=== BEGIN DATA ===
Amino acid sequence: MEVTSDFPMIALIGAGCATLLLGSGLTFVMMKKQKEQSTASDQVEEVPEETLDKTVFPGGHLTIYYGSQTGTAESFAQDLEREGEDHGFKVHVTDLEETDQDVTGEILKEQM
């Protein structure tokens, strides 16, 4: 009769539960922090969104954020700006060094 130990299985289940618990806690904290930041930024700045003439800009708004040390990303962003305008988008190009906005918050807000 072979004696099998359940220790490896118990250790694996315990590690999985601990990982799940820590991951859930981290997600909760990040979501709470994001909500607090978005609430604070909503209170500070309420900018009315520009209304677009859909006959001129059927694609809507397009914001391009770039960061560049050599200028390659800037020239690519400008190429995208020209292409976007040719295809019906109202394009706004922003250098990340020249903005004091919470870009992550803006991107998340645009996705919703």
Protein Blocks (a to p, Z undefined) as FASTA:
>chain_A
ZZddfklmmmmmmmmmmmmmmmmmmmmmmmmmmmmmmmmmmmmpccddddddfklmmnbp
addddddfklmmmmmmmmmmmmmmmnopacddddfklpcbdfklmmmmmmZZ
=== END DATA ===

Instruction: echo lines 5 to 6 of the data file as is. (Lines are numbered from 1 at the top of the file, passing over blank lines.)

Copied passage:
ZZddfklmmmmmmmmmmmmmmmmmmmmmmmmmmmmmmmmmmmmpccddddddfklmmnbp
addddddfklmmmmmmmmmmmmmmmnopacddddfklpcbdfklmmmmmmZZ